U.S. nuclear power plants “temporarily” house more than 57,000 tons of spent fuel. This spent fuel is composed of unreacted fuel and, radioactive and non-radioactive fission products. Nuclear energy processes can become more sustainable by recycling the non-reacted fuel and separating the fission products by half-life classification. This also significantly reduces the volume of waste that requires long-term sequestration.
Ionic liquids have been proposed as non-flammable, minimally volatile, selective extractant/extractant solvents for the separation of fission products from the aqueous solution resulting from the acid digestion of spent fuel rods. The extracted fission products must be further separated from the ionic liquid. This can be done by electrodeposition from the ionic liquid. Ionic liquids can be used as both the solvent and electrolyte in electrochemical systems. Many ionic liquids have wide electrochemical potential windows, making electrodeposition from most metals, including many fission products, possible.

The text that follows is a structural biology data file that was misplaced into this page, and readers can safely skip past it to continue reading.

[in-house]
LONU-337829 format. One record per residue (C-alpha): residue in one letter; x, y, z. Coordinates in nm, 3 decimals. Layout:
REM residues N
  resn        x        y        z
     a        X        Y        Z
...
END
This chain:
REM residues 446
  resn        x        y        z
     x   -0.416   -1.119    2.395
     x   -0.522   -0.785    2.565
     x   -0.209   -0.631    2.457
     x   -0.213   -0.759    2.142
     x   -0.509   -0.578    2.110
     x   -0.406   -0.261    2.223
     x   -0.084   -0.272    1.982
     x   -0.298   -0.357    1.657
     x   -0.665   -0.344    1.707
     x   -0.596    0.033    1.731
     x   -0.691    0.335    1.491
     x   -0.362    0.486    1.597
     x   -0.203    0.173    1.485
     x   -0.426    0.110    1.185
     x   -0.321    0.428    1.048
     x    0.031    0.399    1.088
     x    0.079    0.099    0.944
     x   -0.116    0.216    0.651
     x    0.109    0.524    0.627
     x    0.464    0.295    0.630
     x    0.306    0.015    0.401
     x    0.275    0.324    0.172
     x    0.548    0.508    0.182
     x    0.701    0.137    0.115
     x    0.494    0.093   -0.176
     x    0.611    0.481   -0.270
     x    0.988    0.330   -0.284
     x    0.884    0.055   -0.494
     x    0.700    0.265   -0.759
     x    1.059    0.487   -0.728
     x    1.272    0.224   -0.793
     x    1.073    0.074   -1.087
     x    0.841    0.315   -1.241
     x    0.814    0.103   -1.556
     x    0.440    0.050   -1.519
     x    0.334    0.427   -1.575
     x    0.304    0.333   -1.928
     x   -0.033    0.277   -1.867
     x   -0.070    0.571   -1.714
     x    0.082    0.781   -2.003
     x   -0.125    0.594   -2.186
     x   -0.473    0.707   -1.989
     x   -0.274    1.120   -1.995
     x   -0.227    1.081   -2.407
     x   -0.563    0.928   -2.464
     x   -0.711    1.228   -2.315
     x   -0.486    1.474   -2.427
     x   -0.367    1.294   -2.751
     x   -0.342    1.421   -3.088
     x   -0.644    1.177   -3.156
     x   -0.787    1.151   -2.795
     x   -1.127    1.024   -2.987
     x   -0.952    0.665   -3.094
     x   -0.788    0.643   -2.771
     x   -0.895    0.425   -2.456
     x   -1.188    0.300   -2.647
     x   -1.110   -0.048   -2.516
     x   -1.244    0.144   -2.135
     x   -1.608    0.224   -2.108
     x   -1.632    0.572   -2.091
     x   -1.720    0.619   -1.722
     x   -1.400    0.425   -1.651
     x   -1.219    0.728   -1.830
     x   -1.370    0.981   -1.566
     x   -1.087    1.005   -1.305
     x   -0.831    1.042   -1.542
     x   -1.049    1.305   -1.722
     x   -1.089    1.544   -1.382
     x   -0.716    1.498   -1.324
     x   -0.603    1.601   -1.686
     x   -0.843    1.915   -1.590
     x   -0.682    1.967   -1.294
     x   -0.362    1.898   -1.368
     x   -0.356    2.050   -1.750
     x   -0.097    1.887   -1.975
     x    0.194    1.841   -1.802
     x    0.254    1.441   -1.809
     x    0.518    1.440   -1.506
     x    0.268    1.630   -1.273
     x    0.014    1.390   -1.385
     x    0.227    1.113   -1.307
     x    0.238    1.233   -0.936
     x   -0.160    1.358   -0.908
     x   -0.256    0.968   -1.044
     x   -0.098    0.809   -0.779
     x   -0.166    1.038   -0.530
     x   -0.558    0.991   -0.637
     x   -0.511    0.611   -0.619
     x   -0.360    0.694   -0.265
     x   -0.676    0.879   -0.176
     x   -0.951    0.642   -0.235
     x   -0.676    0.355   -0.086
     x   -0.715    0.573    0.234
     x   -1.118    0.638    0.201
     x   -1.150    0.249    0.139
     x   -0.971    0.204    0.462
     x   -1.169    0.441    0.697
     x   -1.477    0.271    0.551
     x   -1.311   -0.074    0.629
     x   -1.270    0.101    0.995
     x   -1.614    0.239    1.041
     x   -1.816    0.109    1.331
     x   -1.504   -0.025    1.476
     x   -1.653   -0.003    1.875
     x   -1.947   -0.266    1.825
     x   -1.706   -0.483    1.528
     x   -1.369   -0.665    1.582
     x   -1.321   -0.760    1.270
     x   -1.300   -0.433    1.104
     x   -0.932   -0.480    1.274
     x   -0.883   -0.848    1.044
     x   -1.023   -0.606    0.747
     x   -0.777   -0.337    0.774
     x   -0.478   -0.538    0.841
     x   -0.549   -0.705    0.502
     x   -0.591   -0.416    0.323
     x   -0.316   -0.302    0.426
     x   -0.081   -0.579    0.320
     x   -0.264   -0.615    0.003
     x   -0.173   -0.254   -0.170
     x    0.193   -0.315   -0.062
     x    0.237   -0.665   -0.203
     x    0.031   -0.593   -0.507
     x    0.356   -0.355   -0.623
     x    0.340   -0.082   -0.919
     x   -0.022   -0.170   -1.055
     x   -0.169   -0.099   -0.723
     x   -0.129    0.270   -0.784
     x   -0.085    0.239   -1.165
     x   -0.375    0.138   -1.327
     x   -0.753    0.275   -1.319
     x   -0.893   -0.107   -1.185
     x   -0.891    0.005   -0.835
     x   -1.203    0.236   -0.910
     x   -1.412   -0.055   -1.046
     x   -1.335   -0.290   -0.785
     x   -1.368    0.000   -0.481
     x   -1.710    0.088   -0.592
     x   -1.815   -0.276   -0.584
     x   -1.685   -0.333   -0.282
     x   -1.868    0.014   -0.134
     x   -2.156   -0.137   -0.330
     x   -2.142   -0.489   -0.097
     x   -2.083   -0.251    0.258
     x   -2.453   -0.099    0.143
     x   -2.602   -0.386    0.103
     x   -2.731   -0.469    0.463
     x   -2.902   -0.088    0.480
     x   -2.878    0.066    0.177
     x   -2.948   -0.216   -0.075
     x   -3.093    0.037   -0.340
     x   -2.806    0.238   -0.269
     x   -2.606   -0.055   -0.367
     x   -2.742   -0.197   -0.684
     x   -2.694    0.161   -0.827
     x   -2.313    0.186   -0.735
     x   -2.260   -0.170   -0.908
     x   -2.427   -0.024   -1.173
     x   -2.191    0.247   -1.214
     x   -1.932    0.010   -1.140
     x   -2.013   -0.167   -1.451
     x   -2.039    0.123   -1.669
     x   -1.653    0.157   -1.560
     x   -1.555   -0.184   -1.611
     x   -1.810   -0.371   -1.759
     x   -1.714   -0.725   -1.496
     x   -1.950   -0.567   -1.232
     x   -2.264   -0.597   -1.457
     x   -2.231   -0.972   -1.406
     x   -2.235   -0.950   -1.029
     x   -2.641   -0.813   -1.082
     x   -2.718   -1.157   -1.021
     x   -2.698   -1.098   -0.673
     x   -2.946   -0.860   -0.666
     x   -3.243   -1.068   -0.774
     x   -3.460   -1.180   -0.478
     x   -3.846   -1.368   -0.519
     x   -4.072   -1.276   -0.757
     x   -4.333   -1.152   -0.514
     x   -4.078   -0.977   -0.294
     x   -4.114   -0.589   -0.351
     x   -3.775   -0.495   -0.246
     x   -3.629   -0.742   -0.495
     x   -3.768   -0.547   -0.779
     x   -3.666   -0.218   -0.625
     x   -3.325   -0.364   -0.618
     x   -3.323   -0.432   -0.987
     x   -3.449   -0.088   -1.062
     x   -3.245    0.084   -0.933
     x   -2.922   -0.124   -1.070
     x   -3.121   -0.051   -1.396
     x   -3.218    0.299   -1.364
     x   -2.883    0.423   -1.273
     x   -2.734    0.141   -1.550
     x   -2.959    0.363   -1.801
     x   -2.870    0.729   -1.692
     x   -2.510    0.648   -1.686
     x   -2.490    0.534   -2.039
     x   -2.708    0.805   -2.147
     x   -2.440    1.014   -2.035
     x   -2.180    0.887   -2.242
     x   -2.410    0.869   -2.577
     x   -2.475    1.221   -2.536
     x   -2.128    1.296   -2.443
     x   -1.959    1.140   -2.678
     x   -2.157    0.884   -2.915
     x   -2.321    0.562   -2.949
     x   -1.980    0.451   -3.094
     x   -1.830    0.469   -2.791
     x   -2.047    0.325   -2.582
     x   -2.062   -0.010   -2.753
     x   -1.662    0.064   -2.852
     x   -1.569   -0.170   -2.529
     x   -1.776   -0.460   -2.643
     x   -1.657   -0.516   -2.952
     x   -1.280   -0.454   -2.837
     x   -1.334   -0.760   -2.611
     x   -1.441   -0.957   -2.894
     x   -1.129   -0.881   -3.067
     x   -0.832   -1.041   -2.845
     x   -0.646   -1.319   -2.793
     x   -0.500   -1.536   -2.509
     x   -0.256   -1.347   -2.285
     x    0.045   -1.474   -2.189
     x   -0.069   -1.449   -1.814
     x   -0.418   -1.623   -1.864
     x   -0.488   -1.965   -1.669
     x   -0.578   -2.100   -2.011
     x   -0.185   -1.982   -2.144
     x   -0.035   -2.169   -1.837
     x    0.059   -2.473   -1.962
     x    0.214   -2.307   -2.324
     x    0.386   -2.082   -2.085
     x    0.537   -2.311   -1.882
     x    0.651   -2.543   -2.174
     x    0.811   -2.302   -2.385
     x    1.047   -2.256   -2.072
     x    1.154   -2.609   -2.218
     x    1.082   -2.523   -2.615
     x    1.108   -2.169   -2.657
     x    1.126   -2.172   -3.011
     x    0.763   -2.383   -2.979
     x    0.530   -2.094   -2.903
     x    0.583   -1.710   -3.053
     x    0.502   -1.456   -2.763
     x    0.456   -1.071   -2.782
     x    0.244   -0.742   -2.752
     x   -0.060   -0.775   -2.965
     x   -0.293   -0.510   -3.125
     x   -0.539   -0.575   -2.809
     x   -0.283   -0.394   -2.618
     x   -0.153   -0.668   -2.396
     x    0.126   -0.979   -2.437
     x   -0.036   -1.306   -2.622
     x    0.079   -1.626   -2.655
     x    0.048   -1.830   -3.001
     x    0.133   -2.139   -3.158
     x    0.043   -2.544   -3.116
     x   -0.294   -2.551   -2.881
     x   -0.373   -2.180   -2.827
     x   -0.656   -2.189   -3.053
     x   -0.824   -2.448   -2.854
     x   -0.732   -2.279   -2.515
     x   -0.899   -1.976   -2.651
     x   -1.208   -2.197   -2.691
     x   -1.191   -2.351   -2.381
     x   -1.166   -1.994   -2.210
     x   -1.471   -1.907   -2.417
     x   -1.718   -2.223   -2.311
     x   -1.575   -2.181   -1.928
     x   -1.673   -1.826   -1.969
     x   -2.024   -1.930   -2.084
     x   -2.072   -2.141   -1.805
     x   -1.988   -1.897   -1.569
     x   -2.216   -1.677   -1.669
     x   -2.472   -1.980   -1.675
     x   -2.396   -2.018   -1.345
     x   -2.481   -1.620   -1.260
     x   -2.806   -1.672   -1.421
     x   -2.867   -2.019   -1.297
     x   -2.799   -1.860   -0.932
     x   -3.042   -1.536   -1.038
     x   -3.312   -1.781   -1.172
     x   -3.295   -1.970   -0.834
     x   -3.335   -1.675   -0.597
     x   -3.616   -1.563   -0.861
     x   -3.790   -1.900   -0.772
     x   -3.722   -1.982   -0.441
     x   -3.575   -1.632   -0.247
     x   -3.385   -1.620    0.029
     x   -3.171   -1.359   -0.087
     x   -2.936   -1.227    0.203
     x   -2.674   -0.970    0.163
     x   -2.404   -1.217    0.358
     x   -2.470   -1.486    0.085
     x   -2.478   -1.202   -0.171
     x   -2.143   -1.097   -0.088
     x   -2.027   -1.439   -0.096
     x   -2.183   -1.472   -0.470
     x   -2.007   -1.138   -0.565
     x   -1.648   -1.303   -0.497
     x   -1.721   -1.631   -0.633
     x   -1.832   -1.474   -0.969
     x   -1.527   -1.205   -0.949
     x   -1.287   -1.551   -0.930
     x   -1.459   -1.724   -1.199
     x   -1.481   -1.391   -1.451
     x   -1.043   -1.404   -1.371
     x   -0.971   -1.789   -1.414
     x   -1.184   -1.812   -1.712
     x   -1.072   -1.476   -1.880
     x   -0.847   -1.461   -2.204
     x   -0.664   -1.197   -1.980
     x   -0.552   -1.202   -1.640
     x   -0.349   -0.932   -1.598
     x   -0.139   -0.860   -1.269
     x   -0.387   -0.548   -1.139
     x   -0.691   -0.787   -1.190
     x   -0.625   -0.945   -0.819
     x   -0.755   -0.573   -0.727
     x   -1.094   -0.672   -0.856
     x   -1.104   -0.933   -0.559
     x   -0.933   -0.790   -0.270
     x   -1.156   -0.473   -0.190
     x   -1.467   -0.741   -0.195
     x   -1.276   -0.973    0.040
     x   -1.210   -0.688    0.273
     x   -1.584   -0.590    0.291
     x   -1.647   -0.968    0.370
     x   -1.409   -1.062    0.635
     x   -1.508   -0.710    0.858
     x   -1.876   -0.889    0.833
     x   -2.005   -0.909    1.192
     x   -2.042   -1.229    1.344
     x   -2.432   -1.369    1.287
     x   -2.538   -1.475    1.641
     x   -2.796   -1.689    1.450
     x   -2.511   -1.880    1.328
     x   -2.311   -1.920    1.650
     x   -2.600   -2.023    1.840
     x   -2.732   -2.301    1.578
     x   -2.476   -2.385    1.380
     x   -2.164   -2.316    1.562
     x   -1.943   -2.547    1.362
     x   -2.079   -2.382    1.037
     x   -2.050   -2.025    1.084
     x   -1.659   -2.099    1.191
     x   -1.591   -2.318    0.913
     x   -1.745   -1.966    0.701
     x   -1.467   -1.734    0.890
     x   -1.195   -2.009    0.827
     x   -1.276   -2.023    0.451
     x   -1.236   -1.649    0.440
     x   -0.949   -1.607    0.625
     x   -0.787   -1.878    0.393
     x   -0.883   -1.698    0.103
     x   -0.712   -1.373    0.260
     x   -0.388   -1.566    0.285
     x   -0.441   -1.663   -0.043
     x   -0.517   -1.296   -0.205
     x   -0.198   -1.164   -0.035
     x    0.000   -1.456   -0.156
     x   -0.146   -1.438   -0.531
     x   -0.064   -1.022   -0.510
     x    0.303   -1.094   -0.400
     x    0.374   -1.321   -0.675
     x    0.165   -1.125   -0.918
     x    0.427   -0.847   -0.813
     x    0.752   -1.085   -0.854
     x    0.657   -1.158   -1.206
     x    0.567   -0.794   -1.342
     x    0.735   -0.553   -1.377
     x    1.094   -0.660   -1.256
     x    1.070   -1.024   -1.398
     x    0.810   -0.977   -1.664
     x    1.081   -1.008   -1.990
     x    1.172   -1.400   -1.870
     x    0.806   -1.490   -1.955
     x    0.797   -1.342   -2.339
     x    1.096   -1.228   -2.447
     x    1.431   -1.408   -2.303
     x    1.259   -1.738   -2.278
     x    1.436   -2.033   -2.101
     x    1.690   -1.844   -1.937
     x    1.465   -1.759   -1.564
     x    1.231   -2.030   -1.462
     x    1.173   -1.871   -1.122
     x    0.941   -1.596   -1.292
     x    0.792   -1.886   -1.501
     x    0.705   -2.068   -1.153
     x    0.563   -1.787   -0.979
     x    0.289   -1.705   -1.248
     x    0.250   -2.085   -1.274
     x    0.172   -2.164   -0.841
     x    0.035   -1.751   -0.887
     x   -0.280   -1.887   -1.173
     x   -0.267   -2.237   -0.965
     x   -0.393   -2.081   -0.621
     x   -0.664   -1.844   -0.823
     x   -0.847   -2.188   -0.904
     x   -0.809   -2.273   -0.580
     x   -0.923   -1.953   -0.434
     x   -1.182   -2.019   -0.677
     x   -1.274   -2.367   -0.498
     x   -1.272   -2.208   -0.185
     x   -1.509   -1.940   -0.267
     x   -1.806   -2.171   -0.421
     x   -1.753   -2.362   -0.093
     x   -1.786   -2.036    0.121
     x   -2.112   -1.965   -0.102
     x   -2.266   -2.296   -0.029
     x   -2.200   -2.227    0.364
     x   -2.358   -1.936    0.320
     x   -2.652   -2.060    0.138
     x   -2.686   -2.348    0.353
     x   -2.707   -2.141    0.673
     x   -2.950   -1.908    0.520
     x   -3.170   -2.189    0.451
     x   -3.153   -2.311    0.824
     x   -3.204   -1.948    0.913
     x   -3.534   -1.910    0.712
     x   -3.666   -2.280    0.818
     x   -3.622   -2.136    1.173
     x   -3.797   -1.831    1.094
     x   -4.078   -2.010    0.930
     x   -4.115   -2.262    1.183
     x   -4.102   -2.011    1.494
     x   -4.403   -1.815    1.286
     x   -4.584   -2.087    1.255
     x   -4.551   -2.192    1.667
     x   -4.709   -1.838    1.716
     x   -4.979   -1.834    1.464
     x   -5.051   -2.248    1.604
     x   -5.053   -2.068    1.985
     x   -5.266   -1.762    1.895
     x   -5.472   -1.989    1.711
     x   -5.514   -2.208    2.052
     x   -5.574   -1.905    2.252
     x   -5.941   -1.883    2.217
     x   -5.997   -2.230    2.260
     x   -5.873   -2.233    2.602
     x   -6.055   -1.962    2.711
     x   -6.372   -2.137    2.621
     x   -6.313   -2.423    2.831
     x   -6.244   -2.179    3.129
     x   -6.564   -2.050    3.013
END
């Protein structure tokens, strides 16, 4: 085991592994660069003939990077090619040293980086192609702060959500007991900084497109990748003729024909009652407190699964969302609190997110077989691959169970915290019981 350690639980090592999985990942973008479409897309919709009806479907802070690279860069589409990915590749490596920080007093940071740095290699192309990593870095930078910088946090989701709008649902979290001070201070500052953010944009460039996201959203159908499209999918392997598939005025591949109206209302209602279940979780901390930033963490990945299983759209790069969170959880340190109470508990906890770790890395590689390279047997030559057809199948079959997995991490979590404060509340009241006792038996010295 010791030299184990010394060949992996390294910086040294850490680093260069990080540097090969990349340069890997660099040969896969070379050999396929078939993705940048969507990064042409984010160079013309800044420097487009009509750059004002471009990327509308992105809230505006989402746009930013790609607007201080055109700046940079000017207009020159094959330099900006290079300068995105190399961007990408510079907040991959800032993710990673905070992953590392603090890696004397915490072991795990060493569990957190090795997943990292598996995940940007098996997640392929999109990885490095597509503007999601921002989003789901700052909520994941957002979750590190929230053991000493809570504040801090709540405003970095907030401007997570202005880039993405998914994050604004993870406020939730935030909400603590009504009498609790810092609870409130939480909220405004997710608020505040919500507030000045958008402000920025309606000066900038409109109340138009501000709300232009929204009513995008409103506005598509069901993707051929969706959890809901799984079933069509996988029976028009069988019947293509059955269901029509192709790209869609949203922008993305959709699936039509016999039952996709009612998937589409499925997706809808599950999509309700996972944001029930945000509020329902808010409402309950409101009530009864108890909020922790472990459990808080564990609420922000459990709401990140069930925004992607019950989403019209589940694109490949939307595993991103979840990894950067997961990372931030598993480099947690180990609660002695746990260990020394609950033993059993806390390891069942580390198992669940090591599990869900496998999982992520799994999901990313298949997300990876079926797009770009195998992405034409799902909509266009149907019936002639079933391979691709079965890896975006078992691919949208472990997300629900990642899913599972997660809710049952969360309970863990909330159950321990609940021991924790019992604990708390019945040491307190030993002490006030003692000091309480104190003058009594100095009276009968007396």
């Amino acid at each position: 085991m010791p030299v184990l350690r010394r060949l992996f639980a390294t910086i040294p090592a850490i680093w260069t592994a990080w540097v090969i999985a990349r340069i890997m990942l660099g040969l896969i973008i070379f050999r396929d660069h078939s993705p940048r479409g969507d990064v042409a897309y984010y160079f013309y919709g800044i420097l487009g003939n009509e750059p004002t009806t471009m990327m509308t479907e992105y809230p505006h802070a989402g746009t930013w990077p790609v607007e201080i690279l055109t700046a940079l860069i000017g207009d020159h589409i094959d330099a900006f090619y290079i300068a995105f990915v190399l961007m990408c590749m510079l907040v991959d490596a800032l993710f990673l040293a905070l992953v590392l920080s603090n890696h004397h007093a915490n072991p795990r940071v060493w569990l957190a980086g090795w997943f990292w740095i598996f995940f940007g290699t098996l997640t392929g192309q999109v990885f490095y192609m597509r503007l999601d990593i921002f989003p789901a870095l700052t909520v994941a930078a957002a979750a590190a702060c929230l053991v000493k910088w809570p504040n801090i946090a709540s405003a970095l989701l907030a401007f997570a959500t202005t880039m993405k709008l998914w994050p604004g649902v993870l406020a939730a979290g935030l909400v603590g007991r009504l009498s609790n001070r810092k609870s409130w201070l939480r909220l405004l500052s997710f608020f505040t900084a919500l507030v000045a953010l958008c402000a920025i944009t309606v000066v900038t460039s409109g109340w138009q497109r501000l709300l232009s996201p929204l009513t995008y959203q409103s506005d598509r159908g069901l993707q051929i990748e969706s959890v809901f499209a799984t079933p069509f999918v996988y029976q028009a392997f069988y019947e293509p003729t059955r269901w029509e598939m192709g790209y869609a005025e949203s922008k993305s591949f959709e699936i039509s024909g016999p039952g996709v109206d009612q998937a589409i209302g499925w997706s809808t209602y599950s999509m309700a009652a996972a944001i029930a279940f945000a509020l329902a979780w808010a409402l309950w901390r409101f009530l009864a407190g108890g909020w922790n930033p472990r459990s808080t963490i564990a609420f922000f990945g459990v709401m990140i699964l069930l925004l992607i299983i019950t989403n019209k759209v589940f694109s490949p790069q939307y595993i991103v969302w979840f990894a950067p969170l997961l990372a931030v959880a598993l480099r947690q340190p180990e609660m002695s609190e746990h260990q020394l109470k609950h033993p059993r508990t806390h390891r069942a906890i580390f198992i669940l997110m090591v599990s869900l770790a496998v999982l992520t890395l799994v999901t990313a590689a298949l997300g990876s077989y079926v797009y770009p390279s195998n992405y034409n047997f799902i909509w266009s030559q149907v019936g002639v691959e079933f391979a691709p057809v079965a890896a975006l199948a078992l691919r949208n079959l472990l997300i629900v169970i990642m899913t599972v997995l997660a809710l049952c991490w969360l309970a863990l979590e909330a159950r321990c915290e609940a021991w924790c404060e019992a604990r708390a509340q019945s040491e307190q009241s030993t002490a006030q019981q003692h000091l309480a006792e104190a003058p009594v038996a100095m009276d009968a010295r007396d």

In the work presented here, the electrodeposition of noble metals in ionic liquids will be reported. Noble metals are a small, but valuable component of the fission product waste stream and can be used as model systems to other radioactive fission product systems. The electrodeposition of noble metals including Pd, Ru and Rh will be reported on. The impact of the ionic liquid selection and the electrochemical conditions on the electrodeposition efficiency, deposit composition and morphology has been investigated.
Nuclear Engineering Division 2013 - Core Programming Area at the 2013 AIChE Annual Meeting: Global Challenges for Engineering a Sustainable Future; San Francisco; United States